Concrete has become more and more popular over the past couple of years as a versatile countertop material. Not only is it long-lasting and versatile, but it can be poured to fit any space, and it can be stained or colored to match any kitchen style. When it comes to creating your own concrete countertops, there are two methods to consider: The first is to pour the concrete directly on top of your new cabinets and hand trowel the surface; the second is to build molds for the countertops and pour the countertops off site. Pouring the countertops offsite has a lot of advantages including a smoother surface, less of a chance of damaging the cabinets, and more control over the curing process.
Before taking on the project of making your own concrete countertops, it is important to make sure that your cabinets will be able to support the overall weight of the concrete. Concrete countertops tend to weigh between 12 and 22 pounds per square foot when they're poured at a thickness of two inches. Most higher quality cabinets that are made of plywood or solid wood can hold the weight.
be careful of cabinets that are made of particleboard or fiberboard. If the cabinets are not strong enough themselves, you may have to using bracing or extra support to strengthen your cabinets. With concrete countertops is very important to make sure that your measurements are accurate, especially since you will be building a template. There are two ways to create a template: trace the countertop base on an oversized piece of wood veneer or create a template by connecting strips of wood veneer. The template that you create should be the exact size of the countertop base or cabinet top and not the size of the countertop that will go on it. If you plan on using wood veneer strips, secure the strips to the surface of the cabinet top with the hand stapler.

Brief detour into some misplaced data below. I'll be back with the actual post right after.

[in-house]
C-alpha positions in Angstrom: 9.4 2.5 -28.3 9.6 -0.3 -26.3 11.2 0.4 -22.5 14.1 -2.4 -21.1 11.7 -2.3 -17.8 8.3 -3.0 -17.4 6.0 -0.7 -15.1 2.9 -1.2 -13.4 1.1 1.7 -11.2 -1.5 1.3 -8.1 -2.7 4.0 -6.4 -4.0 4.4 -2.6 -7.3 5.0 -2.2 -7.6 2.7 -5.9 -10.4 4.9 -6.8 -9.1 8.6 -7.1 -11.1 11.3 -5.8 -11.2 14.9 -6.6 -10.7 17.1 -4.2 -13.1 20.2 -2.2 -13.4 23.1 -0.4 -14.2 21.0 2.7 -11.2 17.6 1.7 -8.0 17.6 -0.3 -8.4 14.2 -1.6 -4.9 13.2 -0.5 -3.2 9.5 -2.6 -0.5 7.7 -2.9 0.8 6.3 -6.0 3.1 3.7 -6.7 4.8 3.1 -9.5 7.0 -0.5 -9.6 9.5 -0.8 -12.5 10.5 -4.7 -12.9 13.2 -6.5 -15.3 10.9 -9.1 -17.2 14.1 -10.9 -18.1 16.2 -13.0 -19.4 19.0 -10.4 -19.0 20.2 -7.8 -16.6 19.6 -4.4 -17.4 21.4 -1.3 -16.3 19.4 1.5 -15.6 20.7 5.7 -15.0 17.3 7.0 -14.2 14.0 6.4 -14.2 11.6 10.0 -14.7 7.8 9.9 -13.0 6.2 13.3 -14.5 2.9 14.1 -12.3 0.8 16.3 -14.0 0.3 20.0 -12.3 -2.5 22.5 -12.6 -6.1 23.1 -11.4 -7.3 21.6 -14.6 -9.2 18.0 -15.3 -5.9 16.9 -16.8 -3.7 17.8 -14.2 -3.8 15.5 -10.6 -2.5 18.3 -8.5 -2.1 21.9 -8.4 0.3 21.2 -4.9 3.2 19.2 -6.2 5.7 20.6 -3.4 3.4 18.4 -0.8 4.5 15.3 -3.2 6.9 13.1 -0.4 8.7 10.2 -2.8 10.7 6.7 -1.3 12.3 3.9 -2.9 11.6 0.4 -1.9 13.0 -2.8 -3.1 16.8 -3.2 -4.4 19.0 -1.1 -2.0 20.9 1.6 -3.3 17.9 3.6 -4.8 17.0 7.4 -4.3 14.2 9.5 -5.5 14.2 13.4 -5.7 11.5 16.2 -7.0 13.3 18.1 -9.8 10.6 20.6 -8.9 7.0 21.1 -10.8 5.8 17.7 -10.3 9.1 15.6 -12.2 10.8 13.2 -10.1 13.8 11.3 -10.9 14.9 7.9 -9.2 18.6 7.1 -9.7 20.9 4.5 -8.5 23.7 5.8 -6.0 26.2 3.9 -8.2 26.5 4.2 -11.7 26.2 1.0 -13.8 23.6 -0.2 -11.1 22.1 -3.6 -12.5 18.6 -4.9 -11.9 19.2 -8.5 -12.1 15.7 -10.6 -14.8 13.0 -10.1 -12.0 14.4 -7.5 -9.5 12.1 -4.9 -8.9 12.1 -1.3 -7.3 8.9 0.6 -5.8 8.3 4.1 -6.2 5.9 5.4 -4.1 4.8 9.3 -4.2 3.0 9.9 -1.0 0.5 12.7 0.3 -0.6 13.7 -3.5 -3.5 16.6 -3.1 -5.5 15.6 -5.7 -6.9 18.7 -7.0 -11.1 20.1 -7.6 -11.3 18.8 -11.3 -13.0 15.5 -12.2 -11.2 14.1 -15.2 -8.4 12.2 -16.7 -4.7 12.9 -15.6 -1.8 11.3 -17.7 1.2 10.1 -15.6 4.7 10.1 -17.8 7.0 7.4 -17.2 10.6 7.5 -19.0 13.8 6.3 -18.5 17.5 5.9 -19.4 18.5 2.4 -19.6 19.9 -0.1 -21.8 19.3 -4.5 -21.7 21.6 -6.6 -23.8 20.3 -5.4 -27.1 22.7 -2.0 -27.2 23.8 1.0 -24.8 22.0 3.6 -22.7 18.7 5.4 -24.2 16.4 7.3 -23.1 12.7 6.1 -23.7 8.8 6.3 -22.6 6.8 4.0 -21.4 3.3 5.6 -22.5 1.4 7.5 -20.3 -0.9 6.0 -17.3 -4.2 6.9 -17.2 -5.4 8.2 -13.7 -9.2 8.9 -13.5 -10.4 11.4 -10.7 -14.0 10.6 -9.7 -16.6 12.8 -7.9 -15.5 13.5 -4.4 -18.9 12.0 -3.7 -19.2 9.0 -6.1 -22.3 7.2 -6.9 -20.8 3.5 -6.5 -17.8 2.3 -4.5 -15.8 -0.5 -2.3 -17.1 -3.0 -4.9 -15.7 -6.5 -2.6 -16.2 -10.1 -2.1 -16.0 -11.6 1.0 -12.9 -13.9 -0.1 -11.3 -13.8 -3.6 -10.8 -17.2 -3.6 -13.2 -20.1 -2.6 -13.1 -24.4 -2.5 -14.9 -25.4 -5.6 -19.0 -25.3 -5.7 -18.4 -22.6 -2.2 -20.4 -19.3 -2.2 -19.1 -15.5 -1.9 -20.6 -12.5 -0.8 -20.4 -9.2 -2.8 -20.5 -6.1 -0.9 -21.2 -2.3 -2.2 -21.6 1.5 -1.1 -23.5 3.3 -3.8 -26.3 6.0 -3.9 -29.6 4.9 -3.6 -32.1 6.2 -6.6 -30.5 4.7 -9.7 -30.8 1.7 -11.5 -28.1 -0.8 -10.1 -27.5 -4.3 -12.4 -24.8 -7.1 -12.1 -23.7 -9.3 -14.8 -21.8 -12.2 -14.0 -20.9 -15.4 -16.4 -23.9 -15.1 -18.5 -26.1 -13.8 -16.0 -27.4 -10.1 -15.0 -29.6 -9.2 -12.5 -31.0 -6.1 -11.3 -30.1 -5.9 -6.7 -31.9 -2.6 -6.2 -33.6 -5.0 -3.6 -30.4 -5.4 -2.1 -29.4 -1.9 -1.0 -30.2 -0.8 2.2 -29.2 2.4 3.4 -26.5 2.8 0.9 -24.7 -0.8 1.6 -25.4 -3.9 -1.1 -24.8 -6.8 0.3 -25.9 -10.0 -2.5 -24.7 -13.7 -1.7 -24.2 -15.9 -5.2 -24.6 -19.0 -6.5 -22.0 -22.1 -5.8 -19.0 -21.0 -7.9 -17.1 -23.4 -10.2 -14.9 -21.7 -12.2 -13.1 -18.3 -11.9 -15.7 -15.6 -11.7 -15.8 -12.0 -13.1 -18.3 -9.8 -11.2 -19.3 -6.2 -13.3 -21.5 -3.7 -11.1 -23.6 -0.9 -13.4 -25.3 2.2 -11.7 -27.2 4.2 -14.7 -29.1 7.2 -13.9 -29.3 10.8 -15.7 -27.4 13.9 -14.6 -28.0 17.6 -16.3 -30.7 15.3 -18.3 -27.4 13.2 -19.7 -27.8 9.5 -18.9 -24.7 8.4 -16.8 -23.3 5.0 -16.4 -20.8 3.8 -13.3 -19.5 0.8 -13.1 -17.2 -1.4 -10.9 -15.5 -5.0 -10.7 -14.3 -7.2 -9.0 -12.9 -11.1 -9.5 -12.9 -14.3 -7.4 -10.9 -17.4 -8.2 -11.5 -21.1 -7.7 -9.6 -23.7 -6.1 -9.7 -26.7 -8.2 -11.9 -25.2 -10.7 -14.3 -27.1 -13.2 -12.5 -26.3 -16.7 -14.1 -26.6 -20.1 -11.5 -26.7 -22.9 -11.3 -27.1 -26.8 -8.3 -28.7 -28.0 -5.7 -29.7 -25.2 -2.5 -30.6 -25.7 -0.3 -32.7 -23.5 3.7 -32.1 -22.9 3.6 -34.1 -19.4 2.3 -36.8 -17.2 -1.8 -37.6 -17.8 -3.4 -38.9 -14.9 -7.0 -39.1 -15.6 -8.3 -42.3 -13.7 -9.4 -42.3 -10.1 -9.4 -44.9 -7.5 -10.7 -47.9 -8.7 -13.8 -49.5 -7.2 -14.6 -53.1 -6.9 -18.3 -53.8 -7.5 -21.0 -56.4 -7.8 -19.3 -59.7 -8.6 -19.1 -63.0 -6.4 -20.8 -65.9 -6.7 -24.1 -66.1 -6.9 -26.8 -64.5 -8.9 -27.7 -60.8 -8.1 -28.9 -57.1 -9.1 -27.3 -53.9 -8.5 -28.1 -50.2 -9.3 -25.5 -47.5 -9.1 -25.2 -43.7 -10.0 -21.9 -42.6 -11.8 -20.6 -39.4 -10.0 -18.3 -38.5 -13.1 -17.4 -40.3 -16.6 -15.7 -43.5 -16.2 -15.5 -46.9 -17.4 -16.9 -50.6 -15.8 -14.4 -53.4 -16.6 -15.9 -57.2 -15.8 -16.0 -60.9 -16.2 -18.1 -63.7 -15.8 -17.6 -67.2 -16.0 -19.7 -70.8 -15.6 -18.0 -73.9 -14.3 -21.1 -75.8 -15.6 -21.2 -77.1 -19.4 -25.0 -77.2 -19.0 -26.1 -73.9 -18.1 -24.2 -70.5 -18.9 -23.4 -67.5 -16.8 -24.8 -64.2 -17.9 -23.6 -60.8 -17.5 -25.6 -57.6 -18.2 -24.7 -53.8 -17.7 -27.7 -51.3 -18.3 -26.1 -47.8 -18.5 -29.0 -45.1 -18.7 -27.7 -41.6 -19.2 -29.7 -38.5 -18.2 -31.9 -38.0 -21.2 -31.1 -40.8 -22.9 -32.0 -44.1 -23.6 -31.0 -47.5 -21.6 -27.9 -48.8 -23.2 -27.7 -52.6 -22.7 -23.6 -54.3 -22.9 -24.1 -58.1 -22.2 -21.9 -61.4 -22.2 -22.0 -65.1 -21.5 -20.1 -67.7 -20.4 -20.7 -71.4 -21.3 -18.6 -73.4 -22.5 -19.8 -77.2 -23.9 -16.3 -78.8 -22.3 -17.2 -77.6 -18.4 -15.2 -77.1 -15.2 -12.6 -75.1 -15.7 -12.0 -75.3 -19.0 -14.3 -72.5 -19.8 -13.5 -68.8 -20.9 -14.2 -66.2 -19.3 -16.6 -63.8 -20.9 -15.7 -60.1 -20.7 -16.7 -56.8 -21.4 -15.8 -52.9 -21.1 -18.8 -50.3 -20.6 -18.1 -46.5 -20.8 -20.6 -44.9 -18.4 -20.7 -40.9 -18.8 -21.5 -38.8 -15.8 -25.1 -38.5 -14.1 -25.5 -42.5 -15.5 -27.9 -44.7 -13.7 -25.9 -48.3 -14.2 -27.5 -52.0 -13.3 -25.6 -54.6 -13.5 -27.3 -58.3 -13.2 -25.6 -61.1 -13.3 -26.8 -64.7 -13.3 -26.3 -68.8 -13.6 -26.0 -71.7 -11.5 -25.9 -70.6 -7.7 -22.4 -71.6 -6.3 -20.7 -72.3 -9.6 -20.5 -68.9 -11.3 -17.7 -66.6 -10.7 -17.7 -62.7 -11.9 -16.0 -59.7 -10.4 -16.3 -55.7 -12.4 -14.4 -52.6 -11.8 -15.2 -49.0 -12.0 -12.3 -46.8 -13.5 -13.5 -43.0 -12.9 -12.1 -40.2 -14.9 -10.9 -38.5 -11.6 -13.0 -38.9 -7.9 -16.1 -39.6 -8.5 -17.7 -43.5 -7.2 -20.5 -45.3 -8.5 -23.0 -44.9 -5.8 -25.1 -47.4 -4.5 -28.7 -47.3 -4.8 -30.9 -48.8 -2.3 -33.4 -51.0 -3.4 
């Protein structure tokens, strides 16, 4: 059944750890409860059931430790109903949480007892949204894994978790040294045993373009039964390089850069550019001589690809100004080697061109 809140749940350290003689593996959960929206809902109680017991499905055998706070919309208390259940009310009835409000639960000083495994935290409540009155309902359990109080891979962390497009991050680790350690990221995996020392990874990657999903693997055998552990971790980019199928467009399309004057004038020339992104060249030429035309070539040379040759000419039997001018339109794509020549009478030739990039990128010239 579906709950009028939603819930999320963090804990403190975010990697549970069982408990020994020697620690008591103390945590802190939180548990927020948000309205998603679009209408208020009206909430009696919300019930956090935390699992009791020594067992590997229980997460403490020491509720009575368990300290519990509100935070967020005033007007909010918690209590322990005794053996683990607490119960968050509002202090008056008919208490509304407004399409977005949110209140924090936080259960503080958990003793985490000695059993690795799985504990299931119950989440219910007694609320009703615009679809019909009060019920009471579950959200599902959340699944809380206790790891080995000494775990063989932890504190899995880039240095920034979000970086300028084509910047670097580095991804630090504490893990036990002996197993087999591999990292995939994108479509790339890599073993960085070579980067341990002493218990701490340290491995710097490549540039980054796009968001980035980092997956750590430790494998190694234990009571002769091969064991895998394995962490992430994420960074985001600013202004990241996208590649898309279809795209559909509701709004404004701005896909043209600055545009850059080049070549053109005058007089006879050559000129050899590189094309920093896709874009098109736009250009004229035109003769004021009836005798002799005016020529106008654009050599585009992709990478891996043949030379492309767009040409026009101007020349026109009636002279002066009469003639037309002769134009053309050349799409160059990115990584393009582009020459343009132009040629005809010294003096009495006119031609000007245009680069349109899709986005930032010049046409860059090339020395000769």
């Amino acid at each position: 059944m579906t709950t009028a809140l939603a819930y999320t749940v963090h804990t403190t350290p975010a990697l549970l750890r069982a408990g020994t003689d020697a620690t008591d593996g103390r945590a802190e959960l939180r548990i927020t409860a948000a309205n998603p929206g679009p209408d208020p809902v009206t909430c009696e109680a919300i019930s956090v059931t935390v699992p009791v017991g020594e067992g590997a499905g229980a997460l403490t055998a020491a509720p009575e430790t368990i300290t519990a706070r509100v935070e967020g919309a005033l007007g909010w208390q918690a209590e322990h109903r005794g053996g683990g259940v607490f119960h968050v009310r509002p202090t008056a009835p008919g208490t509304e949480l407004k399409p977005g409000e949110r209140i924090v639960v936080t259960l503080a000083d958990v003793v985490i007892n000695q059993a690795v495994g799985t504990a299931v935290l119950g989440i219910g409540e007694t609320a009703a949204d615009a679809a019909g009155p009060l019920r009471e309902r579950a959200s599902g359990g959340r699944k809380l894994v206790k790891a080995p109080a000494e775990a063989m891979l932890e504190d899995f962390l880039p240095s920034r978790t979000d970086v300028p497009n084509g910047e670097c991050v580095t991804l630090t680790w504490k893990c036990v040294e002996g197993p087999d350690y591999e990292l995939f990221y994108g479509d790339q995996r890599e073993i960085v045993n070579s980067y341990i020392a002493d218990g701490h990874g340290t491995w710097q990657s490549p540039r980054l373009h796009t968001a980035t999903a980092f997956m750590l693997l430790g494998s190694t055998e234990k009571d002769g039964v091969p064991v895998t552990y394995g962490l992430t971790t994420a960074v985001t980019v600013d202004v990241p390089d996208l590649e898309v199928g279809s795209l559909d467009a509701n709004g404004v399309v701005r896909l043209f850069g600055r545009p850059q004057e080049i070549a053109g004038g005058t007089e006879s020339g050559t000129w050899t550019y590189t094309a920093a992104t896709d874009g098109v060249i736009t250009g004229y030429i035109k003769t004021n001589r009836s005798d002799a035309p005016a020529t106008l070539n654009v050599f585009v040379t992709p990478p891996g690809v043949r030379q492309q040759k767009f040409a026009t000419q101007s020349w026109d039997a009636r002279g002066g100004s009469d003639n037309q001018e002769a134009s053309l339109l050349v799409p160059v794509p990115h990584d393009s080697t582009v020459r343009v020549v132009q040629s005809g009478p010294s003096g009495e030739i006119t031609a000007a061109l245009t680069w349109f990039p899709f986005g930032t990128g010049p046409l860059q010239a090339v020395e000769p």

On corners, use a diagonal piece for extra support . If the template is particularly long or wide, add strips for cross supports. Score and snap off ends with the utility knife and square. As you are building the template, it is important to think about where your seams and countertop overhangs will be positioned. If you have any sections that are going to be than about 7 or 8 feet, they are prone to cracking and can be difficult to move.
You can reduce the chances for cracking by incorporating joints or seams in your countertop. Countertop overhangs and the countertop lip that extends beyond the face of the countertop will add dimension between the face of the concrete and the face of the cabinet as well as prevent things from dripping onto the face of the cabinet. A good rule of thumb is to use a 3/4" overhang for your countertops.
Clearly mark the locations for the seams on your molds so that the pieces can be easily identified. You should also measure your countertop base again and write these measurements on the template to ensure accuracy. Once your template is complete, it is time to find a place to actually build your mold and pour the concrete. Since the concrete will require time to cure, it is important to pour the countertops in an area with limited exposure to tempurature changes and the weather.
When choosing the material to build your mold, use a material that will allow easy separation from the curing concrete. Once you have the mold built, use bathroom caulking to seal all of the edges of your mold. This will also allow you to slightly round over the edges, rather than having sharp edges and corners.
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